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Commonly Used Drugs Linked To Four Serious Adverse Side Effects: ISMP Report

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A new drug safety report identifies several drugs that may carry serious and potentially lethal side effects, after analyzing adverse event reports submitted to federal regulators last year, noting particularly strong safety signals for four particular injuries. 

The Institute for Safe Medication Practices (ISMP) issued its QuarterWatch report last month; which is an annual report that monitors reports submitted to the FDA’s Adverse Event Reporting System in 2017.

The study looked at four rare side effects, which the researchers say are undoubtedly associated with drug adverse events, including rhabdomyolysis, serotonin or neuroleptic malignant syndrome, Stevens Johnson Syndrome/Toxic Epidermal Necrolysis (SJS/TEN), and progressive multifocal leukoencephalopathy (PML).

Rhabdomyolysis is a condition where skeletal muscle cells are damaged or destroyed and the proteins released by their destruction results in kidney damage. It has a mortality rate of 12% and there were 1,549 cases reported to the FDA last year. Lipitor, the cholesterol drug, was the medication most associated with cases of rhabdomyolysis, although there were 25 suspect drugs linked to the ailment in total.

Stevens-Johnson Syndrome is a serious reaction that involves the burning of the skin from the inside out, producing blisters, severe rash and often causing the skin to separate from the body. It also often results in vision loss or blindness. When the skin lesions affect more than 30% of the body, the condition is typically referred to as toxic epidermal necrolysis (TEN). Treatment in a hospital Intensive Care Unit (ICU) or Burn Unit is often required, and the conditions can be fatal in many cases.

According to ISMP researchers, the condition has a 18% mortality rate. There were 1,178 cases reported to the FDA last year involving 20 different drugs. Lamictal was the drug most associated with SJS/TEN reports, but it has also been reported in connection with other widely used medications.

Serotonin syndrome is often linked to an overdose or combination of drugs that increase the level of serotonin to the point that it causes abnormal behaviors and thoughts, muscle spasms, and autonomic nervous system problems. Neuroleptic malignant syndrome is similar, but also involves the blocking of dopamine receptors. This can lead to abnormal muscle contractions known as lead pipe rigidity. The condition has an 11% mortality rate, was linked to 1,485 cases reported to the FDA last year involving 30 suspect drugs. Zoloft was the drug most commonly linked to the condition.

PML is the most lethal of the four, with a 29% mortality rate. It is also, fortunately, the rarest, with only 419 cases reported last year. It is a viral infection that occurs in the brain when immunosuppressive drugs prevent the body from fighting off the JC virus, which attacks the white matter of the brain. The MS drug Tysabri was most associated with the condition last year and is one of only four drugs linked to incidents of PML in 2017.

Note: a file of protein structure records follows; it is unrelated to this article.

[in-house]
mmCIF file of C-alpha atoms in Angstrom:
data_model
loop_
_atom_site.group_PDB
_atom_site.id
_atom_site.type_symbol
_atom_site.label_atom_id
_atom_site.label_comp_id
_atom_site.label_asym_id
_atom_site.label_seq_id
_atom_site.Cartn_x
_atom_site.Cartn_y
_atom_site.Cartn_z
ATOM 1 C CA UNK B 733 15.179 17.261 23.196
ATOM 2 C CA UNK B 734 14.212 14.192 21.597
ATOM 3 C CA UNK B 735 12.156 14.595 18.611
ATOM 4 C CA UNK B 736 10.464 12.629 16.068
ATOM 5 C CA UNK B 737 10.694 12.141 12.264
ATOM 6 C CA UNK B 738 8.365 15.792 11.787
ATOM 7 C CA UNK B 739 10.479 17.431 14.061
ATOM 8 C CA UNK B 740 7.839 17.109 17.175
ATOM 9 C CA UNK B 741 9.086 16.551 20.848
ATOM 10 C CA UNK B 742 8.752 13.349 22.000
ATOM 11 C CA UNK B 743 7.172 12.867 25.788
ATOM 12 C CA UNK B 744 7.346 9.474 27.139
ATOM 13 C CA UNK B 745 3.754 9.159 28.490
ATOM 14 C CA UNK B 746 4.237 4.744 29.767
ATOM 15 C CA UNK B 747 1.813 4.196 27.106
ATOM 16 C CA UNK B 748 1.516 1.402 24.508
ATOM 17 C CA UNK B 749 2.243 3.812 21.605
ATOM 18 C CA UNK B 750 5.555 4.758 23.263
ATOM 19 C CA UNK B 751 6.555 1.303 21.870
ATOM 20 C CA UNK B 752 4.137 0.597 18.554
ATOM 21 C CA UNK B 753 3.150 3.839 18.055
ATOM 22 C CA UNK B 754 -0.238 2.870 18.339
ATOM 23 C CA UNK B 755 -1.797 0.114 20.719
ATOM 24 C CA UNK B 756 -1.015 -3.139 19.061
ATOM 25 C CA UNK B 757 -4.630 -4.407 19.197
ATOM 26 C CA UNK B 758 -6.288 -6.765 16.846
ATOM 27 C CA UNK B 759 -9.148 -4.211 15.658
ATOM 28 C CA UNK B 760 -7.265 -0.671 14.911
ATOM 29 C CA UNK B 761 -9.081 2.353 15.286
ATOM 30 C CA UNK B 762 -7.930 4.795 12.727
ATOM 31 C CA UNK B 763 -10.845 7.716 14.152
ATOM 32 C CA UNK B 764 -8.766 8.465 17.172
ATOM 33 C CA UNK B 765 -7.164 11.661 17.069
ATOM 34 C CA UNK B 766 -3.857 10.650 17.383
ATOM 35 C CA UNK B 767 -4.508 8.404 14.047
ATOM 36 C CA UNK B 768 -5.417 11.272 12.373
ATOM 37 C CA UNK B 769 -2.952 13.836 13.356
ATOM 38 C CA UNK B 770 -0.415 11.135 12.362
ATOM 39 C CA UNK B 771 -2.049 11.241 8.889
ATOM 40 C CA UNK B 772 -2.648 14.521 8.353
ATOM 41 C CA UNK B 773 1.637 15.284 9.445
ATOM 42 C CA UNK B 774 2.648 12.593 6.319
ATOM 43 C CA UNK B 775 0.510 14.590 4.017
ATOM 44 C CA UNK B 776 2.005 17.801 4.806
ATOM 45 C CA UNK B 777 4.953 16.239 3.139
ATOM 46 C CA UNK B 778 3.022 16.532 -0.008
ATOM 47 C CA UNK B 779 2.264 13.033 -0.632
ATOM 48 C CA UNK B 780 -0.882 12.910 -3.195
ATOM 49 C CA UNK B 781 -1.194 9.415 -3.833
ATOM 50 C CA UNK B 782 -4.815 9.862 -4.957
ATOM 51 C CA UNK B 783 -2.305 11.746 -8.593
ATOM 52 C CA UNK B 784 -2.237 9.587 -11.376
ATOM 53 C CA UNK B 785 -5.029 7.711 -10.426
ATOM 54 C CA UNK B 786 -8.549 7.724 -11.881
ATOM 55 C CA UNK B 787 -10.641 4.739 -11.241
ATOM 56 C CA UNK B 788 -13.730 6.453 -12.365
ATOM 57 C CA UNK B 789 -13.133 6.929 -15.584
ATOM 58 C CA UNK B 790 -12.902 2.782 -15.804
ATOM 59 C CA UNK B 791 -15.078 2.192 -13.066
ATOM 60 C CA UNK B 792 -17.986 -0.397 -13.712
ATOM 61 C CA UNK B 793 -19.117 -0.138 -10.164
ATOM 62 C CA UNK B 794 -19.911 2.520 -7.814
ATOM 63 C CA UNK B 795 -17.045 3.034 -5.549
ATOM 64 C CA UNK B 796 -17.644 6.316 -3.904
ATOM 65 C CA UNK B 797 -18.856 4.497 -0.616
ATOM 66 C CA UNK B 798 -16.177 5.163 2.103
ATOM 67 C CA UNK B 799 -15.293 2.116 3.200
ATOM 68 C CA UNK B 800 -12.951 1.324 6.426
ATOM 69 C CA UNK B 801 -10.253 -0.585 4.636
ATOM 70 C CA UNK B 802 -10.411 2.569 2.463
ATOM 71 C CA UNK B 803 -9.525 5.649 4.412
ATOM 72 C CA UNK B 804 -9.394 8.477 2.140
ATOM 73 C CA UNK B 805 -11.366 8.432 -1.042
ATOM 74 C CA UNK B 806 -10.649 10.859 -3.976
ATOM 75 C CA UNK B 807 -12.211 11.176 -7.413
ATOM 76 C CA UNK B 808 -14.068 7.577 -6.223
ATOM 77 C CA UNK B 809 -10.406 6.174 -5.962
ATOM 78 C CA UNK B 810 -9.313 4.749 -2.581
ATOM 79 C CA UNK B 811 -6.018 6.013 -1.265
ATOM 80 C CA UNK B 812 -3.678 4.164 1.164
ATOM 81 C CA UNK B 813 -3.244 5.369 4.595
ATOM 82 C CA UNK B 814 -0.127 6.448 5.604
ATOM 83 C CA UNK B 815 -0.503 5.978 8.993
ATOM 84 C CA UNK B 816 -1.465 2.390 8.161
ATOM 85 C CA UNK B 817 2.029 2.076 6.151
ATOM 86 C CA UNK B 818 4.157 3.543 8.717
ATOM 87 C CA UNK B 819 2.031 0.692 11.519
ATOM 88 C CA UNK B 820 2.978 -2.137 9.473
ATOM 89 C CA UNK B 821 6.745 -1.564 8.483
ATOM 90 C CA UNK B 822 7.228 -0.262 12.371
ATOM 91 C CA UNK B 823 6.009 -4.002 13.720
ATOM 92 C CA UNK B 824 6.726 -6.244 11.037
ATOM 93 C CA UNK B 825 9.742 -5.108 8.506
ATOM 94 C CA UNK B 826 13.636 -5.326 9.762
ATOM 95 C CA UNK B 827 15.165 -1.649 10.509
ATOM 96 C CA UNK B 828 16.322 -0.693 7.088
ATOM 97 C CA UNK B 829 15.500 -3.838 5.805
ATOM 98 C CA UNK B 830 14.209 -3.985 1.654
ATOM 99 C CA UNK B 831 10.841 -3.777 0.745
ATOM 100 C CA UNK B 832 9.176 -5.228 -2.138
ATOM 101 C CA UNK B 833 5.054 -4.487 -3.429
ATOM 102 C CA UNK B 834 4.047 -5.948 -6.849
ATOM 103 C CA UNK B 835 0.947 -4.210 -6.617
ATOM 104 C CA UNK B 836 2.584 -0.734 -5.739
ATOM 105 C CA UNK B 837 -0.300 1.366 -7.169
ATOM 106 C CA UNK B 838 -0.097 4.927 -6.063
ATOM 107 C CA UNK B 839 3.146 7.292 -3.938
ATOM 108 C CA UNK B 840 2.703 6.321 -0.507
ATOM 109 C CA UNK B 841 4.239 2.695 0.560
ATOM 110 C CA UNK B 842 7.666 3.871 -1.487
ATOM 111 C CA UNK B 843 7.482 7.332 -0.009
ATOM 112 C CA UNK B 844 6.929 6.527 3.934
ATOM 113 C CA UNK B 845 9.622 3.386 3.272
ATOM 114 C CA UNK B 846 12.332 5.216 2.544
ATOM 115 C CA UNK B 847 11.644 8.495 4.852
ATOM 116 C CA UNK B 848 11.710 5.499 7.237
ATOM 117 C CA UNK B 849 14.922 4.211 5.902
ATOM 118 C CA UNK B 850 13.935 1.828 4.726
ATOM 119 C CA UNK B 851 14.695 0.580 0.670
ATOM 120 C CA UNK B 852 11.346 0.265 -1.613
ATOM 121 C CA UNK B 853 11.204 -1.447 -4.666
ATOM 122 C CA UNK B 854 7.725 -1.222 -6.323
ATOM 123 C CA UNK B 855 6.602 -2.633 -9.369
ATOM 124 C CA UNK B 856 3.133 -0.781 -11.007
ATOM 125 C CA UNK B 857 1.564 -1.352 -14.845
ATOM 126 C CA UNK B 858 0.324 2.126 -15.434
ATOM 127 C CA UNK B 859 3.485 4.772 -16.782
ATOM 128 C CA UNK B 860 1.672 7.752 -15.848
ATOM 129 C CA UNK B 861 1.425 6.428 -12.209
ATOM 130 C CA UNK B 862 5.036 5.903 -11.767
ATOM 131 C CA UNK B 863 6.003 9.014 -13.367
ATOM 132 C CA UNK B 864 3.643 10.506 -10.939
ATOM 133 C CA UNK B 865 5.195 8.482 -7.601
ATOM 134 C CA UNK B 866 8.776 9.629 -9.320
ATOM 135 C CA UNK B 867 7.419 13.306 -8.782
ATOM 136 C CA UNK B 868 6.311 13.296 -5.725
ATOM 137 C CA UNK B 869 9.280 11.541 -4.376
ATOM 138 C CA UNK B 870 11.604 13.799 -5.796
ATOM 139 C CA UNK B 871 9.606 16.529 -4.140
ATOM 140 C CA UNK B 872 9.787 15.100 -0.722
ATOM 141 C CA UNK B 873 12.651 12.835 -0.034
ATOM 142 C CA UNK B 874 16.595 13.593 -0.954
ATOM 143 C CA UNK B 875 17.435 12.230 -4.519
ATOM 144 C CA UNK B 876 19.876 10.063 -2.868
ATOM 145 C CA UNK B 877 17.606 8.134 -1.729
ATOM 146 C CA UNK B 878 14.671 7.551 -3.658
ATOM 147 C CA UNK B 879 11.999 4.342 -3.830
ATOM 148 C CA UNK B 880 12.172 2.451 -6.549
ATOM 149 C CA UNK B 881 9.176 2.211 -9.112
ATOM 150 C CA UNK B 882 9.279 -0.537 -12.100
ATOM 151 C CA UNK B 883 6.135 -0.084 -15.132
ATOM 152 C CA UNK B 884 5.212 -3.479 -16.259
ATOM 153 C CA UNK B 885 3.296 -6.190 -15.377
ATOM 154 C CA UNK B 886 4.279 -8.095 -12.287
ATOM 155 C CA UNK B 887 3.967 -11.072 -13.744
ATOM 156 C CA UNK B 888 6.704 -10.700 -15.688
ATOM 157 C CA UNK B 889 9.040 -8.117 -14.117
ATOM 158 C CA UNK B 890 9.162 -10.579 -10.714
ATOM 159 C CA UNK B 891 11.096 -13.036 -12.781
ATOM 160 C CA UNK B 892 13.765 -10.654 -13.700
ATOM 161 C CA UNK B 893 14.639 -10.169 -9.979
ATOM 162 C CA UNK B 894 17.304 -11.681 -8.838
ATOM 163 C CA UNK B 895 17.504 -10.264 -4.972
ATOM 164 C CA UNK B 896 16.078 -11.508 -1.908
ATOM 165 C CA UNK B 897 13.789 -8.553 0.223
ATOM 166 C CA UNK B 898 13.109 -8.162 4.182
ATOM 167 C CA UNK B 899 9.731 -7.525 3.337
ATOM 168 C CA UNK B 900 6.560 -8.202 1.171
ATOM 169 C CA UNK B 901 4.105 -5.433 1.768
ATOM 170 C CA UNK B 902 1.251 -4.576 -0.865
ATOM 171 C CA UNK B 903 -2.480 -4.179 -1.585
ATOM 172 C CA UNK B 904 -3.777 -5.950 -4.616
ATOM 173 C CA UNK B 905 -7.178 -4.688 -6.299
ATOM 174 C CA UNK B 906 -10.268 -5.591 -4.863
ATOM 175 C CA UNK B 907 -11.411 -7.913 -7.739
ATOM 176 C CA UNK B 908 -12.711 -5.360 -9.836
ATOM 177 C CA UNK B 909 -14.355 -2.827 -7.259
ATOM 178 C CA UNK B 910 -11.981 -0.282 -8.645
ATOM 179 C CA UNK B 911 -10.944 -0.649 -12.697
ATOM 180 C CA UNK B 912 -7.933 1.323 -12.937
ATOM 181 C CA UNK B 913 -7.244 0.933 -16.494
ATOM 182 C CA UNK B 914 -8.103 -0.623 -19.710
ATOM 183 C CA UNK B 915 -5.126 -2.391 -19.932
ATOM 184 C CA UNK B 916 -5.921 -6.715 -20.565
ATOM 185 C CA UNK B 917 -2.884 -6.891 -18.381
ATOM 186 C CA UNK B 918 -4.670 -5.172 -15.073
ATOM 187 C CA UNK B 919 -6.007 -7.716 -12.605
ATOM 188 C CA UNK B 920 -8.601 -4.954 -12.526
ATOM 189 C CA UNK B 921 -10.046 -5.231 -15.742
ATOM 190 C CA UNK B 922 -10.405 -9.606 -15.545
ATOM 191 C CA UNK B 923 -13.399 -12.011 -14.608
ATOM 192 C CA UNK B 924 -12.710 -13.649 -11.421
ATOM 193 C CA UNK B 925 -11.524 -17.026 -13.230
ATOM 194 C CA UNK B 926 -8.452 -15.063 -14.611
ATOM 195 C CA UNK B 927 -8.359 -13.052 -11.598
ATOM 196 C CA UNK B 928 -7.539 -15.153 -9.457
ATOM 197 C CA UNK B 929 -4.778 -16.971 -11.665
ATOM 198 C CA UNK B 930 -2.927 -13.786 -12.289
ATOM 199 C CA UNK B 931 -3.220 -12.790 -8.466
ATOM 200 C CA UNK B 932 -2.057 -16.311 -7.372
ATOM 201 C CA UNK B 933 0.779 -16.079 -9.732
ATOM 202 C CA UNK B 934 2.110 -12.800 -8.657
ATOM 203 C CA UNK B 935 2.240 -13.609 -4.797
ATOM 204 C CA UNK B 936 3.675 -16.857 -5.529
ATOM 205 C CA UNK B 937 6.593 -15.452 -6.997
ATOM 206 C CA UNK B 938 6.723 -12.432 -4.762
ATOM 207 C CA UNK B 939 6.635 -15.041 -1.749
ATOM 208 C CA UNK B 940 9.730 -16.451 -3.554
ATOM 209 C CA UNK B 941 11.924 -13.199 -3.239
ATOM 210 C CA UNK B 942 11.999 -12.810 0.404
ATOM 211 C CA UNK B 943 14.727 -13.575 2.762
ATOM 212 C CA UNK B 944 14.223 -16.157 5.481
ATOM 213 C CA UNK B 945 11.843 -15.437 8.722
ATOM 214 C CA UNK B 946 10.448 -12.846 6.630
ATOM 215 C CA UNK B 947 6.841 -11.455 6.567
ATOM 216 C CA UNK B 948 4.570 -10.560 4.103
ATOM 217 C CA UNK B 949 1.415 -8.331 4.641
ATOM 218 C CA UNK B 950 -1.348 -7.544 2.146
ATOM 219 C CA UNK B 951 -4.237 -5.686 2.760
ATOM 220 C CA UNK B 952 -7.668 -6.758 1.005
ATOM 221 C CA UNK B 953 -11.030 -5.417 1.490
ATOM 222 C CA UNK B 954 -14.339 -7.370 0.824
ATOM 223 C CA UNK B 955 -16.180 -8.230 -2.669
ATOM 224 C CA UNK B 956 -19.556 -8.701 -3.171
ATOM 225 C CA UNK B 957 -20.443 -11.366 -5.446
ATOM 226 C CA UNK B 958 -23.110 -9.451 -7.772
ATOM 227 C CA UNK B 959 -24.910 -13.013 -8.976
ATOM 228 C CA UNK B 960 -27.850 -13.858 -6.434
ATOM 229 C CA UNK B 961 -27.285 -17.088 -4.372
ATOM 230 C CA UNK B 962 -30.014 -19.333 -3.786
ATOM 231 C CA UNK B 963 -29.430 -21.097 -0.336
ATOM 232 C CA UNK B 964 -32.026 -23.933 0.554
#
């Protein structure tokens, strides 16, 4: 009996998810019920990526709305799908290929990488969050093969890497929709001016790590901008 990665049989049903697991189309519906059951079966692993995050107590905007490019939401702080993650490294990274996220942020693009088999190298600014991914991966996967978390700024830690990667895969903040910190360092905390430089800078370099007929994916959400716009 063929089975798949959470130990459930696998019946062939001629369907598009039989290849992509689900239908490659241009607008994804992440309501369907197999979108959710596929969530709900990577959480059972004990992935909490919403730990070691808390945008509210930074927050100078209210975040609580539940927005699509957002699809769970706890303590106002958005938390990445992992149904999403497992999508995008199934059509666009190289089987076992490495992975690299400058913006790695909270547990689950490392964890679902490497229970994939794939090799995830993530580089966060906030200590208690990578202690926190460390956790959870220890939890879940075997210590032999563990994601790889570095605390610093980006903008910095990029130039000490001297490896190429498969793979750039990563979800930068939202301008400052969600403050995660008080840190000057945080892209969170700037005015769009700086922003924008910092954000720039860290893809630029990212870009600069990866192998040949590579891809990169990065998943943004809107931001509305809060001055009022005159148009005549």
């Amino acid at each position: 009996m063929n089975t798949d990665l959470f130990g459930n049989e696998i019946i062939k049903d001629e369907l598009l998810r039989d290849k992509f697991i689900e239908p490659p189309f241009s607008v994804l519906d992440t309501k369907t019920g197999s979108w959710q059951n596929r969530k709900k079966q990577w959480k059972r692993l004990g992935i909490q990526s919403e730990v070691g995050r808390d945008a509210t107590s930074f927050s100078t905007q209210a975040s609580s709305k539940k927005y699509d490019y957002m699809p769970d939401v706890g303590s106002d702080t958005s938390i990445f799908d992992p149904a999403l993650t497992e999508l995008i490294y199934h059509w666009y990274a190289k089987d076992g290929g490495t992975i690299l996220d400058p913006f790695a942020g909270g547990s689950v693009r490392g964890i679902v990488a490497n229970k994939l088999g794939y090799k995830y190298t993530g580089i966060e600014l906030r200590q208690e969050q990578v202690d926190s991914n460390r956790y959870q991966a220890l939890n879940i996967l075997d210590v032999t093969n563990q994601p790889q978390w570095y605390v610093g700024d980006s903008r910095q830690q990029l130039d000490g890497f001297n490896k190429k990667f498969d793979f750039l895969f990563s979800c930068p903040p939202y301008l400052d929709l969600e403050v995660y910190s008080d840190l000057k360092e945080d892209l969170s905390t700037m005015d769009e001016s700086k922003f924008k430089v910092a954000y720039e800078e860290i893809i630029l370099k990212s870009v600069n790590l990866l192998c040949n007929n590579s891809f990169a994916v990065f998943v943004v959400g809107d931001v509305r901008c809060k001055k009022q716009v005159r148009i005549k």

The researchers noted that in some cases, certain drugs were linked to several of the conditions, and the blockbuster antipsychotic Abilify was actually linked to all of them.

“This antipsychotic drug is notable for the breadth of its evident toxicity,” the report warns. “It not only ranked No. 1 in neuroleptic malignant syndrome (n = 189), but also was a leading suspect in rhabdomyolysis (n = 83), serotonin syndrome (n = 37), and SJS/TEN (n = 16). In addition, we have linked it to reports of pathological gambling and hypersexuality.”

Abilify Litigation

There are currently about 1,600 Abilify lawsuits pending against Bristol-Myers Squibb and Otsuka Pharmaceuticals in the federal court system, each raising similar allegations that the drug makers failed to adequately warn consumers and the medical community about link between Abilify and gambling problems, which have resulted in sudden urges to gamble that users did not recognize as a potential side effect of the drug.

Plaintiffs maintain that they would have avoided devastating Abilify gambling losses if doctors and consumers had been informed about the importance of monitoring for signs of gambling urges.

Given similar questions of fact and law, the litigation has been centralized in the Northern District of Florida before U.S. District Judge M. Casey Rodgers, who is presiding over discovery into common issues in the cases and other pretrial proceedings.

A series of three early trial dates were expected to begin this summer, which were designed to help the parties gauge how juries may respond to certain evidence and testimony that may be repeated throughout the litigation. However, the parties reached agreements to settle those Abilify cases in late April 2018.

While more bellwether trials have been planned, if the parties fail to reach an agreement Abilify settlements for the gambling cases, each individual claim pending in the MDL may be remanded back to U.S. District Courts nationwide for individual trial dates in the future.

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